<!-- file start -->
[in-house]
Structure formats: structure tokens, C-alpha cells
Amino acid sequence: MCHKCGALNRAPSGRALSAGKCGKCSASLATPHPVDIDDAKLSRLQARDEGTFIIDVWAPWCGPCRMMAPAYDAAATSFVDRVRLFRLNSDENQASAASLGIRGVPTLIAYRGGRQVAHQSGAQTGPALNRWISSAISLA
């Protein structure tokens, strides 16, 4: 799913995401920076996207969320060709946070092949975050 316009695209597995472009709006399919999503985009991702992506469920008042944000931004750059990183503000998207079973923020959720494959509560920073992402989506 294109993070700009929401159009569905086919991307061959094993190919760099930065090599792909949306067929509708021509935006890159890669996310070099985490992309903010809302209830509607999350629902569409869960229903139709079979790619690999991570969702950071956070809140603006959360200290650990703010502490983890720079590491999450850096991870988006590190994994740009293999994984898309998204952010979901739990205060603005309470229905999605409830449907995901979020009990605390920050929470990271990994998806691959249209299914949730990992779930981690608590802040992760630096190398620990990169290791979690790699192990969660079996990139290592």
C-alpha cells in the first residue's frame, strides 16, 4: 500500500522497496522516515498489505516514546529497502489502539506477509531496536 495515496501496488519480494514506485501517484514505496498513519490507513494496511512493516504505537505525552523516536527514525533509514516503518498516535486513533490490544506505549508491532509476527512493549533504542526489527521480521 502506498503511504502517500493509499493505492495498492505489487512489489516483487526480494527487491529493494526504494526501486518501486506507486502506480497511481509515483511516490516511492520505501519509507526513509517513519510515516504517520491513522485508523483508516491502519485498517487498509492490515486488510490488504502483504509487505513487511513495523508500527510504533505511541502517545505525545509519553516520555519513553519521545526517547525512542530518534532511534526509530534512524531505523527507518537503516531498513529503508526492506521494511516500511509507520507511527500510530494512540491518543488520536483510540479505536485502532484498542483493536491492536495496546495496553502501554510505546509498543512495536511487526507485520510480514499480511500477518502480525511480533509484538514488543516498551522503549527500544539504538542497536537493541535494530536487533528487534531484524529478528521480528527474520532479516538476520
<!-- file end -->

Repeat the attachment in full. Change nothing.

[in-house]
Structure formats: structure tokens, C-alpha cells
Amino acid sequence: MCHKCGALNRAPSGRALSAGKCGKCSASLATPHPVDIDDAKLSRLQARDEGTFIIDVWAPWCGPCRMMAPAYDAAATSFVDRVRLFRLNSDENQASAASLGIRGVPTLIAYRGGRQVAHQSGAQTGPALNRWISSAISLA
């Protein structure tokens, strides 16, 4: 799913995401920076996207969320060709946070092949975050 316009695209597995472009709006399919999503985009991702992506469920008042944000931004750059990183503000998207079973923020959720494959509560920073992402989506 294109993070700009929401159009569905086919991307061959094993190919760099930065090599792909949306067929509708021509935006890159890669996310070099985490992309903010809302209830509607999350629902569409869960229903139709079979790619690999991570969702950071956070809140603006959360200290650990703010502490983890720079590491999450850096991870988006590190994994740009293999994984898309998204952010979901739990205060603005309470229905999605409830449907995901979020009990605390920050929470990271990994998806691959249209299914949730990992779930981690608590802040992760630096190398620990990169290791979690790699192990969660079996990139290592």
C-alpha cells in the first residue's frame, strides 16, 4: 500500500522497496522516515498489505516514546529497502489502539506477509531496536 495515496501496488519480494514506485501517484514505496498513519490507513494496511512493516504505537505525552523516536527514525533509514516503518498516535486513533490490544506505549508491532509476527512493549533504542526489527521480521 502506498503511504502517500493509499493505492495498492505489487512489489516483487526480494527487491529493494526504494526501486518501486506507486502506480497511481509515483511516490516511492520505501519509507526513509517513519510515516504517520491513522485508523483508516491502519485498517487498509492490515486488510490488504502483504509487505513487511513495523508500527510504533505511541502517545505525545509519553516520555519513553519521545526517547525512542530518534532511534526509530534512524531505523527507518537503516531498513529503508526492506521494511516500511509507520507511527500510530494512540491518543488520536483510540479505536485502532484498542483493536491492536495496546495496553502501554510505546509498543512495536511487526507485520510480514499480511500477518502480525511480533509484538514488543516498551522503549527500544539504538542497536537493541535494530536487533528487534531484524529478528521480528527474520532479516538476520